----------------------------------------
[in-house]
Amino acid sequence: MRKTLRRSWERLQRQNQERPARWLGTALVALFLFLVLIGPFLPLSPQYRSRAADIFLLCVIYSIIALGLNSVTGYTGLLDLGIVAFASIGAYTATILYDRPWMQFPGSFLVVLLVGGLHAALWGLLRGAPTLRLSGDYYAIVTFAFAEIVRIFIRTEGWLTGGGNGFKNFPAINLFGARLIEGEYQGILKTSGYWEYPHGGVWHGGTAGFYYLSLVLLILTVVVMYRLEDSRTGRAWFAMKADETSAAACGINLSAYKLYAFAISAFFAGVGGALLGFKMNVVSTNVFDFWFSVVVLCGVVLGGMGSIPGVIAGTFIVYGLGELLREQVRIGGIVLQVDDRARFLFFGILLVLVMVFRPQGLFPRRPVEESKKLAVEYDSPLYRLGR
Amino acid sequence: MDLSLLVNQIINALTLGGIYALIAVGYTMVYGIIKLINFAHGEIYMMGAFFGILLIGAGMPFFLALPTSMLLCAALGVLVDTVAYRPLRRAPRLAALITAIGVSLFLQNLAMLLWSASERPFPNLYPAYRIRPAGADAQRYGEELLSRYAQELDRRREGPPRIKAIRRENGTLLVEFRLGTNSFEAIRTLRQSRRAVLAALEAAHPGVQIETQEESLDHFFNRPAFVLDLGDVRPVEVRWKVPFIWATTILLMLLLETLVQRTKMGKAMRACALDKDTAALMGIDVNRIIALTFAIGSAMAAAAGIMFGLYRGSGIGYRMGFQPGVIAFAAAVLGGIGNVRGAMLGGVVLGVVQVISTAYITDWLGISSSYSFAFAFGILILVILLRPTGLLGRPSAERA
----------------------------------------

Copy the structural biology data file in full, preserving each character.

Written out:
[in-house]
Amino acid sequence: MRKTLRRSWERLQRQNQERPARWLGTALVALFLFLVLIGPFLPLSPQYRSRAADIFLLCVIYSIIALGLNSVTGYTGLLDLGIVAFASIGAYTATILYDRPWMQFPGSFLVVLLVGGLHAALWGLLRGAPTLRLSGDYYAIVTFAFAEIVRIFIRTEGWLTGGGNGFKNFPAINLFGARLIEGEYQGILKTSGYWEYPHGGVWHGGTAGFYYLSLVLLILTVVVMYRLEDSRTGRAWFAMKADETSAAACGINLSAYKLYAFAISAFFAGVGGALLGFKMNVVSTNVFDFWFSVVVLCGVVLGGMGSIPGVIAGTFIVYGLGELLREQVRIGGIVLQVDDRARFLFFGILLVLVMVFRPQGLFPRRPVEESKKLAVEYDSPLYRLGR
Amino acid sequence: MDLSLLVNQIINALTLGGIYALIAVGYTMVYGIIKLINFAHGEIYMMGAFFGILLIGAGMPFFLALPTSMLLCAALGVLVDTVAYRPLRRAPRLAALITAIGVSLFLQNLAMLLWSASERPFPNLYPAYRIRPAGADAQRYGEELLSRYAQELDRRREGPPRIKAIRRENGTLLVEFRLGTNSFEAIRTLRQSRRAVLAALEAAHPGVQIETQEESLDHFFNRPAFVLDLGDVRPVEVRWKVPFIWATTILLMLLLETLVQRTKMGKAMRACALDKDTAALMGIDVNRIIALTFAIGSAMAAAAGIMFGLYRGSGIGYRMGFQPGVIAFAAAVLGGIGNVRGAMLGGVVLGVVQVISTAYITDWLGISSSYSFAFAFGILILVILLRPTGLLGRPSAERA